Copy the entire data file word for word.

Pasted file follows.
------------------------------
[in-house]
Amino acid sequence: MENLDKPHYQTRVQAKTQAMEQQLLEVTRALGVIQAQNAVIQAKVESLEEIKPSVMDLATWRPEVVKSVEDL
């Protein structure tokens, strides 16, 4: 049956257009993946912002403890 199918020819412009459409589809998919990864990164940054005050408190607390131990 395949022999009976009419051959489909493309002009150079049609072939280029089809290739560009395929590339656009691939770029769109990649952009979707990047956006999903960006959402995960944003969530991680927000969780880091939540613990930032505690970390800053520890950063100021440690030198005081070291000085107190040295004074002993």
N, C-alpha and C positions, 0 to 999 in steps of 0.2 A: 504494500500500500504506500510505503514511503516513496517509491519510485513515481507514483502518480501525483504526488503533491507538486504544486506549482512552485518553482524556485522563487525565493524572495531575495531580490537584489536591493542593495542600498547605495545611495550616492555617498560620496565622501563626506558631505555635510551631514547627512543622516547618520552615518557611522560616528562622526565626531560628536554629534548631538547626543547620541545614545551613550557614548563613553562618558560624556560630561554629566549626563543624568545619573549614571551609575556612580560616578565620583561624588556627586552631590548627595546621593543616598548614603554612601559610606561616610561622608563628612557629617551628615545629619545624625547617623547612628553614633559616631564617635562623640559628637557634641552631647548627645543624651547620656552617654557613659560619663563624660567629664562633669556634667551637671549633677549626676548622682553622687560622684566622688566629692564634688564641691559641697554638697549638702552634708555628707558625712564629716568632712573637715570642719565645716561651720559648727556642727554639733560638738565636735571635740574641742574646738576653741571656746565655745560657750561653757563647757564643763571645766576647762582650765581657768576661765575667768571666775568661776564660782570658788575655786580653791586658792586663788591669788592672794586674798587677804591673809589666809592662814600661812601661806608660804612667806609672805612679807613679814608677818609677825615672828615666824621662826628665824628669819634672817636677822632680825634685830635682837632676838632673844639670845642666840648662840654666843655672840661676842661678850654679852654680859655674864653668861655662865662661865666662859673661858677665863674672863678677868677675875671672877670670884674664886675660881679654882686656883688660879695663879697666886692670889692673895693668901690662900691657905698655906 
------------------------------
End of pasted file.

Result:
[in-house]
Amino acid sequence: MENLDKPHYQTRVQAKTQAMEQQLLEVTRALGVIQAQNAVIQAKVESLEEIKPSVMDLATWRPEVVKSVEDL
């Protein structure tokens, strides 16, 4: 049956257009993946912002403890 199918020819412009459409589809998919990864990164940054005050408190607390131990 395949022999009976009419051959489909493309002009150079049609072939280029089809290739560009395929590339656009691939770029769109990649952009979707990047956006999903960006959402995960944003969530991680927000969780880091939540613990930032505690970390800053520890950063100021440690030198005081070291000085107190040295004074002993």
N, C-alpha and C positions, 0 to 999 in steps of 0.2 A: 504494500500500500504506500510505503514511503516513496517509491519510485513515481507514483502518480501525483504526488503533491507538486504544486506549482512552485518553482524556485522563487525565493524572495531575495531580490537584489536591493542593495542600498547605495545611495550616492555617498560620496565622501563626506558631505555635510551631514547627512543622516547618520552615518557611522560616528562622526565626531560628536554629534548631538547626543547620541545614545551613550557614548563613553562618558560624556560630561554629566549626563543624568545619573549614571551609575556612580560616578565620583561624588556627586552631590548627595546621593543616598548614603554612601559610606561616610561622608563628612557629617551628615545629619545624625547617623547612628553614633559616631564617635562623640559628637557634641552631647548627645543624651547620656552617654557613659560619663563624660567629664562633669556634667551637671549633677549626676548622682553622687560622684566622688566629692564634688564641691559641697554638697549638702552634708555628707558625712564629716568632712573637715570642719565645716561651720559648727556642727554639733560638738565636735571635740574641742574646738576653741571656746565655745560657750561653757563647757564643763571645766576647762582650765581657768576661765575667768571666775568661776564660782570658788575655786580653791586658792586663788591669788592672794586674798587677804591673809589666809592662814600661812601661806608660804612667806609672805612679807613679814608677818609677825615672828615666824621662826628665824628669819634672817636677822632680825634685830635682837632676838632673844639670845642666840648662840654666843655672840661676842661678850654679852654680859655674864653668861655662865662661865666662859673661858677665863674672863678677868677675875671672877670670884674664886675660881679654882686656883688660879695663879697666886692670889692673895693668901690662900691657905698655906 